Sandia National Laboratories is a multi-program, multi-disciplinary laboratory dedicated to helping our nation secure a peaceful and free world through technology. Solid-State Lighting is an example of such a technology. With further development, it promises to improve significantly our nation's energy efficiency, thereby reducing our need for, and dependence on, foreign energy. Along the way, it promises to reduce significantly both environmental pollution and the capital required for new electricity generation plants. And, finally, U.S.development of this technology promises to keep the U.S.at the forefront of cutting-edge wide-bandgap semiconductor technology critical to other national security needs, such as bio-agent detection and the reconnaissance technology used to take the photo above.
· 2004 January: "Solid-State Lighting R&D at Sandia: Energy Efficient Lighting using Semiconductor Technology" (pdf 1.1mb), brochure distributed at a press conference by Paul Robinson, Director, Sandia National Laboratories, Washington, DC, January 23, 2004.
· 2002 December: Statement of Alton D. Romig, Jr., Vice President for Science & Technology and Partnerships at Sandia, (pdf- 129kb) to the United States Senate Committee on Energy and Natural Resources Field Hearing in Albuquerque, New Mexico, December 3, 2002.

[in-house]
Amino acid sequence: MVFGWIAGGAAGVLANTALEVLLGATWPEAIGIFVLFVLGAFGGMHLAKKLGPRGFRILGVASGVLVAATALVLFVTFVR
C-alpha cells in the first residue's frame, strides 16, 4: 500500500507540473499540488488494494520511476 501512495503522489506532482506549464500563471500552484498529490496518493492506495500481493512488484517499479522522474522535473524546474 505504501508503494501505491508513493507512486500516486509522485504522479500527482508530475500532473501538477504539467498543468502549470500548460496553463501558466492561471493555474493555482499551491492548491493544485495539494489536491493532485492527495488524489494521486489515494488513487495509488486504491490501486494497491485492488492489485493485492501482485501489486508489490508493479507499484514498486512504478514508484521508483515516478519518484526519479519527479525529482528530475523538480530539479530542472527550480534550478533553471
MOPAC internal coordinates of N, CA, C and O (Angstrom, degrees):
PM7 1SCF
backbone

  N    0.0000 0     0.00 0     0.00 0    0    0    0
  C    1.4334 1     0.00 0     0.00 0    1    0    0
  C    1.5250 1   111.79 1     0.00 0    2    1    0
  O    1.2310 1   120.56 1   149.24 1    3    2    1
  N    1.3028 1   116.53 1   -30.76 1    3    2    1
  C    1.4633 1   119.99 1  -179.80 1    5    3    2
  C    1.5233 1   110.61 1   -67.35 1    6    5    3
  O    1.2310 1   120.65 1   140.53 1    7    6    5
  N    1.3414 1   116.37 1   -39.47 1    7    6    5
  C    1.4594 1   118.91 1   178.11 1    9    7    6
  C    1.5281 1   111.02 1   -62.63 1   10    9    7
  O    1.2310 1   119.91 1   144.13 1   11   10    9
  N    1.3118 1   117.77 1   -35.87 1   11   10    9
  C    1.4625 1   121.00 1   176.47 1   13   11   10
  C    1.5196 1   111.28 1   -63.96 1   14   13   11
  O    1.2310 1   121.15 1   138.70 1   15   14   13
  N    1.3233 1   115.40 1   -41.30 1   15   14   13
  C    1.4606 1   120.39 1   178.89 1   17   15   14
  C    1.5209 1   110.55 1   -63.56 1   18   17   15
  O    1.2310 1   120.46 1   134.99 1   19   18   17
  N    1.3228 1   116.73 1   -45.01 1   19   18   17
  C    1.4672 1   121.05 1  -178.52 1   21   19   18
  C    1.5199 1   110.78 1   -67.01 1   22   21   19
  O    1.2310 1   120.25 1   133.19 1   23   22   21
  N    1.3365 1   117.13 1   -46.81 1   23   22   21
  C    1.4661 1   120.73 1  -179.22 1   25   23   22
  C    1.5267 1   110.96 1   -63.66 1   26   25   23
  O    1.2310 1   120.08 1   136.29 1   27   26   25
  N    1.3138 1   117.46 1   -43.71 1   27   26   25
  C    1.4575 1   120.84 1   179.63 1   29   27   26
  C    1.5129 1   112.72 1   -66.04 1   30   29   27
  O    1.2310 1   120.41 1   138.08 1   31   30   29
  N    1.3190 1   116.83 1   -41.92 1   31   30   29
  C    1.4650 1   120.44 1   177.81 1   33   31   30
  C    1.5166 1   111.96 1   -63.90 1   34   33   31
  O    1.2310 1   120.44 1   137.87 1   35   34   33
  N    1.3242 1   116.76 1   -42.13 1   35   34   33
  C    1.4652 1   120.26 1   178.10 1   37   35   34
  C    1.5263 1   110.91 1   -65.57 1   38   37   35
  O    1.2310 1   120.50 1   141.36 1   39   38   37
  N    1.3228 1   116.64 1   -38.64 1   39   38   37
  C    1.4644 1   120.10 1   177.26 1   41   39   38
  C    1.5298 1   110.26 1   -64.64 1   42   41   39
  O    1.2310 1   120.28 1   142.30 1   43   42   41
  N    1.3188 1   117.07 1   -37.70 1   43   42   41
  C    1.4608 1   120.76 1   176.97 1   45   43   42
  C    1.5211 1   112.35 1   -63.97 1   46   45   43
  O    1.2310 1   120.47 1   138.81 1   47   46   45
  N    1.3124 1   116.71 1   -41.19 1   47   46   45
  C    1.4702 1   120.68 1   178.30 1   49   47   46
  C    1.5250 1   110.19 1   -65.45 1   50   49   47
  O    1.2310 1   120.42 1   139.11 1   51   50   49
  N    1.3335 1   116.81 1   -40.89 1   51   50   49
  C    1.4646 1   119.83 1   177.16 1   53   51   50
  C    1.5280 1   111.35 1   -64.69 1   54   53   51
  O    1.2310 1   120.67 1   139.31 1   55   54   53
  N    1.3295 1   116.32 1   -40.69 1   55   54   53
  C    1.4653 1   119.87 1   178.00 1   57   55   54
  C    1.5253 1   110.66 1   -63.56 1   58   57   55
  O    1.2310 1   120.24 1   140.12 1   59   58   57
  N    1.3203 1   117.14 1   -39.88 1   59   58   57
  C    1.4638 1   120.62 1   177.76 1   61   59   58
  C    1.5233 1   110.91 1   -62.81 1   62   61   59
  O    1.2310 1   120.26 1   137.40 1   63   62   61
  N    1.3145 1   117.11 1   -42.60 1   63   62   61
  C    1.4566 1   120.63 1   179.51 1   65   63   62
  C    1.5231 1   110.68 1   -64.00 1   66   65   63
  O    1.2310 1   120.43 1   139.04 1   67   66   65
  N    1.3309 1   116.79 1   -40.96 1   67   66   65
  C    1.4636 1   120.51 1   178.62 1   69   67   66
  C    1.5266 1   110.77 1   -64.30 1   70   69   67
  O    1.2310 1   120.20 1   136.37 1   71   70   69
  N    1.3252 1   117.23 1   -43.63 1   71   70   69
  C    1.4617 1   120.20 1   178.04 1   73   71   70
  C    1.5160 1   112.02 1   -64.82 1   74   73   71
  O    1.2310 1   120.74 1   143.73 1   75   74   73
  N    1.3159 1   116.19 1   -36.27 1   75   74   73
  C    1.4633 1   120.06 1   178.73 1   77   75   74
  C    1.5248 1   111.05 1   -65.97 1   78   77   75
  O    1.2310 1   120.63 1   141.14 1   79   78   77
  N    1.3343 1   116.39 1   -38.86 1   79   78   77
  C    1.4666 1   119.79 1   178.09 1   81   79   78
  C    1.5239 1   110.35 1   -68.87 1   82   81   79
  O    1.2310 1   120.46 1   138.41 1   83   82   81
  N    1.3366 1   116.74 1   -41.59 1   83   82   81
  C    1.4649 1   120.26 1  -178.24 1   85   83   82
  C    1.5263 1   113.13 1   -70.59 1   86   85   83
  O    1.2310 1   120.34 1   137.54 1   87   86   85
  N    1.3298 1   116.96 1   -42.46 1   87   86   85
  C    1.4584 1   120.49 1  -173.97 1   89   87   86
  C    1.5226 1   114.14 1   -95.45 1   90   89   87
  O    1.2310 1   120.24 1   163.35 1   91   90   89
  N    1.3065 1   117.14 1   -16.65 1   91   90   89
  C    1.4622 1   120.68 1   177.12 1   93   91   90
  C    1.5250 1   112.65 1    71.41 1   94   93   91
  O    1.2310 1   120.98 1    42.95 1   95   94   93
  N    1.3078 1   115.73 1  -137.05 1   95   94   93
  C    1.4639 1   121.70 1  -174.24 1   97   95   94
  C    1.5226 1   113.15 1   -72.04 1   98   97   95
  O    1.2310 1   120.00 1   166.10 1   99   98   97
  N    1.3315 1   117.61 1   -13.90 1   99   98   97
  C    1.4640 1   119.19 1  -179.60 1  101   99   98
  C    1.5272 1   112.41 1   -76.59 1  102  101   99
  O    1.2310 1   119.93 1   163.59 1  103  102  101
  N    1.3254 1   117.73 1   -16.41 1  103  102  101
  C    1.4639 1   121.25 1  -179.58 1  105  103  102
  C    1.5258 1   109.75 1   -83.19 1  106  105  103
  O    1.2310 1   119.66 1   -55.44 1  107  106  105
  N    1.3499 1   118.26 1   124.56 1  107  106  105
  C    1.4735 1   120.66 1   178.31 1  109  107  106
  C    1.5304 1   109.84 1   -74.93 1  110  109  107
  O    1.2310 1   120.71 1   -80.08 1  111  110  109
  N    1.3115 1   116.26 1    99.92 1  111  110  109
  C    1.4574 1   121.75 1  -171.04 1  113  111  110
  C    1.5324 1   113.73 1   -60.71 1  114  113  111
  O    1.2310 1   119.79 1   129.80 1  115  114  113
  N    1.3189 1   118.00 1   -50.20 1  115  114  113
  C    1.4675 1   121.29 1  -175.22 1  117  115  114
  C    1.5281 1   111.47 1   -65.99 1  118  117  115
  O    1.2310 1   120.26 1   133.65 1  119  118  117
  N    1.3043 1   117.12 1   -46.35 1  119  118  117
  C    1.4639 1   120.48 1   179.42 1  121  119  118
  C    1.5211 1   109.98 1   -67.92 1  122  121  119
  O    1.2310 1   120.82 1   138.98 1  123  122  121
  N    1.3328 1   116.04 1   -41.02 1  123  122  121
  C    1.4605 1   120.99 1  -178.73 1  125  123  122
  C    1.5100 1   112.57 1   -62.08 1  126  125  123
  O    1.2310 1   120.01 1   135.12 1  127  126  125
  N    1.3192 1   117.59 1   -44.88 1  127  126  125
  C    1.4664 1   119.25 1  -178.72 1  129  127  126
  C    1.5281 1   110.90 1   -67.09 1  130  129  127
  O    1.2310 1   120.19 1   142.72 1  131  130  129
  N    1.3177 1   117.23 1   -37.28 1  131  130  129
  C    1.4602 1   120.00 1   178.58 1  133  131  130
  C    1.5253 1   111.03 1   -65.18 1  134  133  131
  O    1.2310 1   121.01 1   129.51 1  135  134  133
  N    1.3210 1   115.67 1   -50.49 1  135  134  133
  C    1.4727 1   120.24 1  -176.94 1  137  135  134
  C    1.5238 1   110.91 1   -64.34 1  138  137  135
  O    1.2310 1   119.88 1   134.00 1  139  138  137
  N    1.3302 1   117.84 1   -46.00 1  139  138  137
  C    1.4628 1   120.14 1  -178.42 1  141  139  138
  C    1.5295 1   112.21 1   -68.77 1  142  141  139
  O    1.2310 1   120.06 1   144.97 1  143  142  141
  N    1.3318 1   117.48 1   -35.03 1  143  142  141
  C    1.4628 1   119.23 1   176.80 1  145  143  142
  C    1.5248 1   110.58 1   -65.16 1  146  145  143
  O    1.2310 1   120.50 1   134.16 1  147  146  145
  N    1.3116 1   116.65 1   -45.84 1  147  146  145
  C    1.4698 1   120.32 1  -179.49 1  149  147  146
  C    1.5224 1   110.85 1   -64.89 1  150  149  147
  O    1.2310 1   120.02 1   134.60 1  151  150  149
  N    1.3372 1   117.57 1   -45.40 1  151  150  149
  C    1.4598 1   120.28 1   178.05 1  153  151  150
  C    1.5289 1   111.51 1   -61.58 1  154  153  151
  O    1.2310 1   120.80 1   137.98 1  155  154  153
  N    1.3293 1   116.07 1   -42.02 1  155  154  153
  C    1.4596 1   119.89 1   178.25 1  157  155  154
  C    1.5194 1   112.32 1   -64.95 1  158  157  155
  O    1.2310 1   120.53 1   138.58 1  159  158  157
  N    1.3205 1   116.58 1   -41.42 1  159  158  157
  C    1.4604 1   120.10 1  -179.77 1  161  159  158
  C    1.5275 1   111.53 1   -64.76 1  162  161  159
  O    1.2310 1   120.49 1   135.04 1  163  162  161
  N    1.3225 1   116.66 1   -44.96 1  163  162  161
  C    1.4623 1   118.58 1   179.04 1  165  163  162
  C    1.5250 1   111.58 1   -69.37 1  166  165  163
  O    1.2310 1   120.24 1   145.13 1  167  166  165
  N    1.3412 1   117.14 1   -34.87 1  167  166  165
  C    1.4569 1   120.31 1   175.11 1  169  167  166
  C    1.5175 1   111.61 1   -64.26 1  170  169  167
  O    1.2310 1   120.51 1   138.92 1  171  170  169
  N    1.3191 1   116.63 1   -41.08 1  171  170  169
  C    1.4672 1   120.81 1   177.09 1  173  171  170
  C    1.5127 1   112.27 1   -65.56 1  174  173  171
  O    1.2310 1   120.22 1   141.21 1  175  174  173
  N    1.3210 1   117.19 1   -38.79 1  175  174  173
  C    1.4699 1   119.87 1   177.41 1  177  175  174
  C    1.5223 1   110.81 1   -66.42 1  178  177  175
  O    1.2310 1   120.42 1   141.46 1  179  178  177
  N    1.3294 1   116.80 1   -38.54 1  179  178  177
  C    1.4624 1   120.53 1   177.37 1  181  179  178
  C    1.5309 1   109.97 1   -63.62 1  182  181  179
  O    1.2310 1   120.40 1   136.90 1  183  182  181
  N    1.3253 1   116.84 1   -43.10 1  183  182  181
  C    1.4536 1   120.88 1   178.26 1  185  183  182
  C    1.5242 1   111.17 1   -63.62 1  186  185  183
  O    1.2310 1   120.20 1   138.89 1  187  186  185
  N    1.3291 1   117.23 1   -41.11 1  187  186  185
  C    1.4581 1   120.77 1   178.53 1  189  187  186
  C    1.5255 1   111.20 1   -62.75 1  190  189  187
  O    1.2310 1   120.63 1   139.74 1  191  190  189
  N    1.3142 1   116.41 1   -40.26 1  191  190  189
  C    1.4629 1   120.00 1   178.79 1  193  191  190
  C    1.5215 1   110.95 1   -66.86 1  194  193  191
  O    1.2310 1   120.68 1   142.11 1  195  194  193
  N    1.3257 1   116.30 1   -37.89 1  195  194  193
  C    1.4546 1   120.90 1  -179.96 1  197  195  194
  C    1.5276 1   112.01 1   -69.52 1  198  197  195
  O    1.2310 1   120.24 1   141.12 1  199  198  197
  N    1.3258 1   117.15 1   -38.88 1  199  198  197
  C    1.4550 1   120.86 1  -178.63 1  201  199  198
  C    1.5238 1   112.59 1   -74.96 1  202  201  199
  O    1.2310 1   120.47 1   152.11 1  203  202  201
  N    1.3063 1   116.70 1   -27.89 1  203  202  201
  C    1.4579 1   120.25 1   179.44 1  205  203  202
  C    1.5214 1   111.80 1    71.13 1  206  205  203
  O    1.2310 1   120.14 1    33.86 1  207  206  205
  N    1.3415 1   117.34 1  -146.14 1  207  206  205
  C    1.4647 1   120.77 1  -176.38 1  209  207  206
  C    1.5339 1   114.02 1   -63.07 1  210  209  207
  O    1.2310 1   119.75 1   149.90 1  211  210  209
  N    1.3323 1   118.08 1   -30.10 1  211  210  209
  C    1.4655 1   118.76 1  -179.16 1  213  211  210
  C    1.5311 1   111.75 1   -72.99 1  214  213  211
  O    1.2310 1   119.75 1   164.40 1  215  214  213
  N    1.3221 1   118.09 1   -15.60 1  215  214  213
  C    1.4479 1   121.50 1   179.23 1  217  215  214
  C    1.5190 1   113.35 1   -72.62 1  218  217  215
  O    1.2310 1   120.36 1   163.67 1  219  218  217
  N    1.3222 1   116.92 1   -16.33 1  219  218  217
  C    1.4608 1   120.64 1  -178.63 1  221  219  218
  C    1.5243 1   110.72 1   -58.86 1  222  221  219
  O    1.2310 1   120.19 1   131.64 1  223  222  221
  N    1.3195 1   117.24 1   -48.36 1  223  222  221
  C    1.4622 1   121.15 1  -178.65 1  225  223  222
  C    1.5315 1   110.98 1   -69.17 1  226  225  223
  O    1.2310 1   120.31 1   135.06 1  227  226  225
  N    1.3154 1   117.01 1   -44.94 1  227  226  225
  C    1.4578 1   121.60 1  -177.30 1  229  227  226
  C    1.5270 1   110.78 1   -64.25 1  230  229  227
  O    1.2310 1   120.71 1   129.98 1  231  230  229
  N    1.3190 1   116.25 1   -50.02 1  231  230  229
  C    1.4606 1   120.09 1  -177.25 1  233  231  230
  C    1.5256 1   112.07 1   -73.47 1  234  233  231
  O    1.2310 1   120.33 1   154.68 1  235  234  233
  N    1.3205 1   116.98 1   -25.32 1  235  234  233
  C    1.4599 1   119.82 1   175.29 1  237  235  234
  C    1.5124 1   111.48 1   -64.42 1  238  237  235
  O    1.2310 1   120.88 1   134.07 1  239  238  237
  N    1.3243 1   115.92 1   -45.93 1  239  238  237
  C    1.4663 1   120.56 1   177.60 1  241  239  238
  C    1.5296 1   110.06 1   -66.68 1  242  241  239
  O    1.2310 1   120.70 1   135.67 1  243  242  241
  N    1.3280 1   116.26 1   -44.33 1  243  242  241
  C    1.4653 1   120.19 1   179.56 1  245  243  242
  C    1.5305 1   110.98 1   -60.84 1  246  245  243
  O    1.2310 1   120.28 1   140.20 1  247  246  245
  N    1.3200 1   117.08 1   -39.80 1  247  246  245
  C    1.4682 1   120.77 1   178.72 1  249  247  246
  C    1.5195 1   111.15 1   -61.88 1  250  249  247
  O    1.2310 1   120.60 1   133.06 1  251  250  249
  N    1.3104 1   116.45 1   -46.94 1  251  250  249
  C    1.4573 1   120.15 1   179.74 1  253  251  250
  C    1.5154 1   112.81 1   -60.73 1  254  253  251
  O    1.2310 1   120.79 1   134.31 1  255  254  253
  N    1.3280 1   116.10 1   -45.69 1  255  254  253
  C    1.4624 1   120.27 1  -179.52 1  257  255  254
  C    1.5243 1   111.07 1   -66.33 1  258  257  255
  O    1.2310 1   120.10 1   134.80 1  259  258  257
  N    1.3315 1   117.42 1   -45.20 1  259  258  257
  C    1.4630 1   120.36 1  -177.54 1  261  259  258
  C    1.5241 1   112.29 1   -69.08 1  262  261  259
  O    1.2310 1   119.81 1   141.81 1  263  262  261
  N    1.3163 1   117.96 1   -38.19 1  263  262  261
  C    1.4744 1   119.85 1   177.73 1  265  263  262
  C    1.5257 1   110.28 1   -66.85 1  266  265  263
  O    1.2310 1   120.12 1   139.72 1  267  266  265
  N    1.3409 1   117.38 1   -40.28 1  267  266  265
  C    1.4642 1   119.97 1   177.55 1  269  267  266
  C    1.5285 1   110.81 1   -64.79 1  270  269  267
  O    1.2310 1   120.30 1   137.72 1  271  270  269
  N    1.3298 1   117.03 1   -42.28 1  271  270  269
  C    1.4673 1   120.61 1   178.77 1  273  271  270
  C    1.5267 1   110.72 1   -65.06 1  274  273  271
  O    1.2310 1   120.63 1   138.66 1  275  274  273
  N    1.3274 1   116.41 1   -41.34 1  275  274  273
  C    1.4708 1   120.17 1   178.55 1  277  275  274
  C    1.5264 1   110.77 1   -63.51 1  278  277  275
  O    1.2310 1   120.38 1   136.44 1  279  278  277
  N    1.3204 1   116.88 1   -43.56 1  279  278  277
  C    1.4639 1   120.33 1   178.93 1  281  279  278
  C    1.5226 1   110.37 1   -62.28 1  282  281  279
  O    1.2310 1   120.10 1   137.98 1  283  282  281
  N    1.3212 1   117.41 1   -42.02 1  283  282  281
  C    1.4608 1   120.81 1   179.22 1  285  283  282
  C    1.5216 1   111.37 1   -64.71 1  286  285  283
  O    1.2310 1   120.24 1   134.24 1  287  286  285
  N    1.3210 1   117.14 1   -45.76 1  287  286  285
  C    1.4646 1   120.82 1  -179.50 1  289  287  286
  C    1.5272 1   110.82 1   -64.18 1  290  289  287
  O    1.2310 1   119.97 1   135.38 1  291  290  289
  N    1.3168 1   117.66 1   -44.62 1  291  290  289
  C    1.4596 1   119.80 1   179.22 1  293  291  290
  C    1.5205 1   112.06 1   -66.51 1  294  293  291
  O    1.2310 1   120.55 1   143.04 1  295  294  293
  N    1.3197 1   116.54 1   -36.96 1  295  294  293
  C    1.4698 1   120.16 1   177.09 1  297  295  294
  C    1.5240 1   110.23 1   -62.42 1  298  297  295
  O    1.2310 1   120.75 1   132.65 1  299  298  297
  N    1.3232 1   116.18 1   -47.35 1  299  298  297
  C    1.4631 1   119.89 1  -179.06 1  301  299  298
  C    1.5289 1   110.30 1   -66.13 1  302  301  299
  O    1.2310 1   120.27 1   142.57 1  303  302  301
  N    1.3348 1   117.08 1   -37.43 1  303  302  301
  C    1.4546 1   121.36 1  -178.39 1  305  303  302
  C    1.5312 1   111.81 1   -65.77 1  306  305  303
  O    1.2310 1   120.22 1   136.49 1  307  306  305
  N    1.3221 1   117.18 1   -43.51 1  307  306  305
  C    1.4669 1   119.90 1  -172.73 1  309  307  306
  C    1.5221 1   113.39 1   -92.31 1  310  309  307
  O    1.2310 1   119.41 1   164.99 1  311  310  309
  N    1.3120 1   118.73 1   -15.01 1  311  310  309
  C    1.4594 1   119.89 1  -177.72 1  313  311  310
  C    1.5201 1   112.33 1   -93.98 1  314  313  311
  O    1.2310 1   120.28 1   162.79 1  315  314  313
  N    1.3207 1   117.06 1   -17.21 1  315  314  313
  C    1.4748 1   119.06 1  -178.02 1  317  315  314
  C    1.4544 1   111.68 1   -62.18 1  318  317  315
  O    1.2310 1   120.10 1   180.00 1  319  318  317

· 2001 March: "National Security Implications of Solid State Lighting" (pdf- 1.1mb), by Al Romig, Vice President for Science & Technology and Partnerships at Sandia, to the National Research Council.
· 2001 March: "Solid State Lighting: Synergisms with Office of Science Materials Programs" (pdf- 1.8mb), by Jerry Simmons, Manager of the Semiconductor Materials and Device Sciences Department at Sandia, to Basic Energy Sciences.
· 2000 March: "Another Semiconductor Revolution: This Time it's Lighting!" (pdf - 142kb), by Roland Haitzand Fred Kish, Hewlett-Packard Company, and Jeff Tsao and Jeff Nelson, Sandia National Labs.
· 2000 April: "The Case for a National Research Program on Semiconductor Lighting" (pdf- 303kb), by Roland Haitz and Fred Kish, Hewlett-Packard Company, and Jeff Tsao and Jeff Nelson, Sandia National Labs.
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